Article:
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As we've been reporting, President Obama will not be under the stars for his convention speech tonight. The stars might not have been visible anyway. The campaign moved the event indoors, citing a chance of thunderstorms.
MONTAGNE: The move has left thousands of Obama supporters shut out of the proceedings. And some Republicans are questioning whether it's really the weather and not the prospect of empty seats that prompted the Obama campaign's decision. NPR's Brian Naylor reports.
BRIAN NAYLOR, BYLINE: Four years ago, Barack Obama accepted his party's presidential nomination before tens of thousands of cheering supporters at a football stadium in Denver.
PRESIDENT BARACK OBAMA: Thank you.
OBAMA: Thank you.
NAYLOR: It was an unforgettable moment for those who were there. A perfect late August evening, a magisterial setting, and an powerful organizing tool, something the Obama campaign hoped to recreate this year. Alas, it wasn't to be. Yesterday morning the campaign announced despite earlier assurances that the speech would be held outdoors rain or shine, that it would be indoors.
UNIDENTIFIED MAN: I don't know if we got enough to push them or not. I think we've got enough (unintelligible) to push them out...
NAYLOR: Workmen who had all but finished transforming Bank of America Stadium from a football gridiron to a political forum abruptly changed course. Greg Baker Fitzgerald started pulling cables out of the stadium he had just recently laid.
GREG BAKER FITZGERALD: Aw, man. It's called load-out. Unexpected load-out, but we'll take it.
NAYLOR: Almost as immediately, the finger pointing began over the decision to call the outdoor speech off. Republicans said it was evidence that the Obama campaign just couldn't fill the 70,000-plus seat arena. Former New Hampshire governor John Sununu says it fits a pattern.
JOHN SUNUNU: You can't believe a thing this administration says. Their campaign promised you rain or shine the president would be speaking there. Then when they couldn't get a crowd, they brought it inside.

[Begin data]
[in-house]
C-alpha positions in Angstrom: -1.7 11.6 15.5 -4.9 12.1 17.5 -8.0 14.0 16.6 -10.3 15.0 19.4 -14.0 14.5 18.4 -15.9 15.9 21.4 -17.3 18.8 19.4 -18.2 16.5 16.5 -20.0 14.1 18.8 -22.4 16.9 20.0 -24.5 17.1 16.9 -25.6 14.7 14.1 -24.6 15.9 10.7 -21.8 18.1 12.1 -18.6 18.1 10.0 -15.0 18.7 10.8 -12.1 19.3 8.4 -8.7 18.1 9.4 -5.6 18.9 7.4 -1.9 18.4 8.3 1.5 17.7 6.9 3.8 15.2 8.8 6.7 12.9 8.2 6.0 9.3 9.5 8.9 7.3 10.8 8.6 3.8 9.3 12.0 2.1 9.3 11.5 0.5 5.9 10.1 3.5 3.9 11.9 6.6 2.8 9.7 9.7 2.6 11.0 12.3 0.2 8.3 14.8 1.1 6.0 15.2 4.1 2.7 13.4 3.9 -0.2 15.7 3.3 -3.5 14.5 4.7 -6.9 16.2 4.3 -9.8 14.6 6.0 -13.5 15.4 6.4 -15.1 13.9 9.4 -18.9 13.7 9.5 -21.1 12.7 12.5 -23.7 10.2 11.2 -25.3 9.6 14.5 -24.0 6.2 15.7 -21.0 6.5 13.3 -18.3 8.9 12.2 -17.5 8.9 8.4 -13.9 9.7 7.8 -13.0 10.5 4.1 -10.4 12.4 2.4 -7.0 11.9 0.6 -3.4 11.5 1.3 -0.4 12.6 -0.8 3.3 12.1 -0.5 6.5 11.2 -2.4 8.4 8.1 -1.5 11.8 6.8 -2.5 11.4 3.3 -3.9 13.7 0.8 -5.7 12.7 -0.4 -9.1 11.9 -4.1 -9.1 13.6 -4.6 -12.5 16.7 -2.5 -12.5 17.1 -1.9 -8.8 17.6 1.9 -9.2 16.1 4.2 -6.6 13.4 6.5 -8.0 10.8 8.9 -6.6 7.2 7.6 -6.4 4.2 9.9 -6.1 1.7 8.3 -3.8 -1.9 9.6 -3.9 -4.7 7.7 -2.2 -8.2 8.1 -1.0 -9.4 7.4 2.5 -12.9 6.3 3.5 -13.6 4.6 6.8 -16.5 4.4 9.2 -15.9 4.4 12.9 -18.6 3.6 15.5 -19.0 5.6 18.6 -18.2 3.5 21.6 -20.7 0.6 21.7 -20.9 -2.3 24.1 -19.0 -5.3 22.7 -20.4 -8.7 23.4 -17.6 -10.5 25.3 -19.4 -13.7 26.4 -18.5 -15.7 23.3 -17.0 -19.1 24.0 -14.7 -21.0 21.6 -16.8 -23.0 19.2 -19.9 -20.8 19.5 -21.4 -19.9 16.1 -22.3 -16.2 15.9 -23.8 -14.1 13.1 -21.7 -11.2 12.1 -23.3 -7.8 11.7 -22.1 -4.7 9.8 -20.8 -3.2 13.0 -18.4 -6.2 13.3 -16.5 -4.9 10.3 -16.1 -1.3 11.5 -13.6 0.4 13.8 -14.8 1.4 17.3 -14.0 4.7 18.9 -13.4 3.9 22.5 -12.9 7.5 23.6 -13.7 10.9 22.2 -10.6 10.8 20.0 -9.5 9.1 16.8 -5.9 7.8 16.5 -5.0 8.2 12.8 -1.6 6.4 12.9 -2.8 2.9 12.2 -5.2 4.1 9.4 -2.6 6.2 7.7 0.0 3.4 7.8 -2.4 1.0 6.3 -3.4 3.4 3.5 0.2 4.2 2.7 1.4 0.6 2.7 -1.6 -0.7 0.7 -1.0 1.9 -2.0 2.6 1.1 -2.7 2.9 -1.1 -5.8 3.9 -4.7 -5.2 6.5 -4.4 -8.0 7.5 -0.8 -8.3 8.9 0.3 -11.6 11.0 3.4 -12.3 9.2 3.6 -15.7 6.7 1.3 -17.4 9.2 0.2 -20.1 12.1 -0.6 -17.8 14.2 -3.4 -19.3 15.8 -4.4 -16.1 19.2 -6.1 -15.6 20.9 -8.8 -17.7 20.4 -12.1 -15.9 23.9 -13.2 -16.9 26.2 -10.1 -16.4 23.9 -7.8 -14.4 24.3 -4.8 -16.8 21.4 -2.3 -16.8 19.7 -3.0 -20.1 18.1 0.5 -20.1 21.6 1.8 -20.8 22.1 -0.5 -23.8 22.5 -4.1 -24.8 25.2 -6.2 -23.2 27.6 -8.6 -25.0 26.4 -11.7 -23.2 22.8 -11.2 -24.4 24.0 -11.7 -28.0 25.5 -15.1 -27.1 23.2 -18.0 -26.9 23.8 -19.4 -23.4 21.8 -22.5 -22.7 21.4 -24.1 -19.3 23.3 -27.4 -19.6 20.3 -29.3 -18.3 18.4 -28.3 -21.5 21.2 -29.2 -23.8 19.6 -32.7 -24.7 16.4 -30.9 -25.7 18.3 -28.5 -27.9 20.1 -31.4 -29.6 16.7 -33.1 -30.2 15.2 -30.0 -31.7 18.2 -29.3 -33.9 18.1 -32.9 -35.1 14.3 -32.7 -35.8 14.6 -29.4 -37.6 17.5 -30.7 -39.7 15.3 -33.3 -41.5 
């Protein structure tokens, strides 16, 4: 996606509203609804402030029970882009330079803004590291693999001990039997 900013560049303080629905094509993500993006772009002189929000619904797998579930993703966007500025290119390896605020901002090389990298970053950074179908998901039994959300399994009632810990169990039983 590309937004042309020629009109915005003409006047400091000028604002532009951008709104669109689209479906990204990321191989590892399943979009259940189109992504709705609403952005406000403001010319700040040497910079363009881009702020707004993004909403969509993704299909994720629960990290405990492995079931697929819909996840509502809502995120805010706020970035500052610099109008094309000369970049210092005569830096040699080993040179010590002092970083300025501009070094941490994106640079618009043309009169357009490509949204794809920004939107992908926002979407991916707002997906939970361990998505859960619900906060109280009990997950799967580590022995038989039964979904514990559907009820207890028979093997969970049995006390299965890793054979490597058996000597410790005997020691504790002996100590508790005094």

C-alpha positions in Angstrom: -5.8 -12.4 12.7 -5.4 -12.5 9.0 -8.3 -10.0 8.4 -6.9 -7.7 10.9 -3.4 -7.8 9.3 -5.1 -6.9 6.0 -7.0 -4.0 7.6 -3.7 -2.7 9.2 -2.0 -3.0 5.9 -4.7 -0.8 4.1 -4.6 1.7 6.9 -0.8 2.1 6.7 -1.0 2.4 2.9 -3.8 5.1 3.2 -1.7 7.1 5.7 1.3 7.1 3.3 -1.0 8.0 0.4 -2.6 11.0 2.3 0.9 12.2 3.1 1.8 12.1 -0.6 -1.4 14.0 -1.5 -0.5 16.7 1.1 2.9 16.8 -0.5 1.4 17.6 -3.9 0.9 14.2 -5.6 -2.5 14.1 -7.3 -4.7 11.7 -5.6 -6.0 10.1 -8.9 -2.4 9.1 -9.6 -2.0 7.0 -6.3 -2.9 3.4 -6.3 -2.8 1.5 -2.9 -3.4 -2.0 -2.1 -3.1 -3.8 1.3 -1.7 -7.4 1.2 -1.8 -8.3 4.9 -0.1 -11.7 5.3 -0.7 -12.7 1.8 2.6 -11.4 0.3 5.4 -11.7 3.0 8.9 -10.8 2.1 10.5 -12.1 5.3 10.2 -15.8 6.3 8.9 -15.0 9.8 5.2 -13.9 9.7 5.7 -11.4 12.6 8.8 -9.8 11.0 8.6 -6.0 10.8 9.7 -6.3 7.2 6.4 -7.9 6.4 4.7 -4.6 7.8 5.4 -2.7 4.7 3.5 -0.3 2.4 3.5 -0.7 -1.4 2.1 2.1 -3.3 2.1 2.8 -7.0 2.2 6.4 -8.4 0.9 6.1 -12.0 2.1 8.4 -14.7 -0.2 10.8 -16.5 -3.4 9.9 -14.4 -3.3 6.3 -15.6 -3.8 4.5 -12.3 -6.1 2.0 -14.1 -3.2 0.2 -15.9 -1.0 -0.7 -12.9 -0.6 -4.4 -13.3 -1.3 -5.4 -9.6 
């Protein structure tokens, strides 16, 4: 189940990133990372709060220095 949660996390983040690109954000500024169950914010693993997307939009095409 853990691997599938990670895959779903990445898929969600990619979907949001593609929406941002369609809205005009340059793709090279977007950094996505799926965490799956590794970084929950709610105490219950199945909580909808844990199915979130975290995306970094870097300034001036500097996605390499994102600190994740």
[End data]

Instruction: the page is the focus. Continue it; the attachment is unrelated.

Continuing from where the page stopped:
NAYLOR: But that's not true, says Obama deputy campaign manager Stephanie Cutter. She told NPR the decision to move the speech was purely about public safety.
STEPHANIE CUTTER: We had 19,000 people on a wait list. Filling that stadium was not anything that was of concern to us. We were pretty confident that it would happen. But at end of the day, we just couldn't take a risk with people's safety. The chance for thunderstorms, along with thunderstorms comes lighting, was too high for us to put those people at risk.
NAYLOR: To say nothing of the risk of the optics of those elements pounding the president during his acceptance speech tonight. Of course thundershowers are not uncommon at this time of year in the Southeast, raising questions of why the Obama campaign tried to pull this off in the first place. And it now has to address the disappointment of the tens of thousands who planned to attend the outdoor event who will now be shut out. Obama supporter William Bilton drove here from South Carolina.
WILLIAM BILTON: I had good seats. I had club seats, but you know, it was a great plan, but Mother Nature had other ideas.
NAYLOR: The president plans to speak to those who held so-called community credentials by conference call today. And while in the long run the decision to move the speech is unlikely to have any lingering effects, it did rain a bit on the president's re-nomination parade.
Brian Naylor, NPR News, Charlotte. Transcript provided by NPR, Copyright NPR.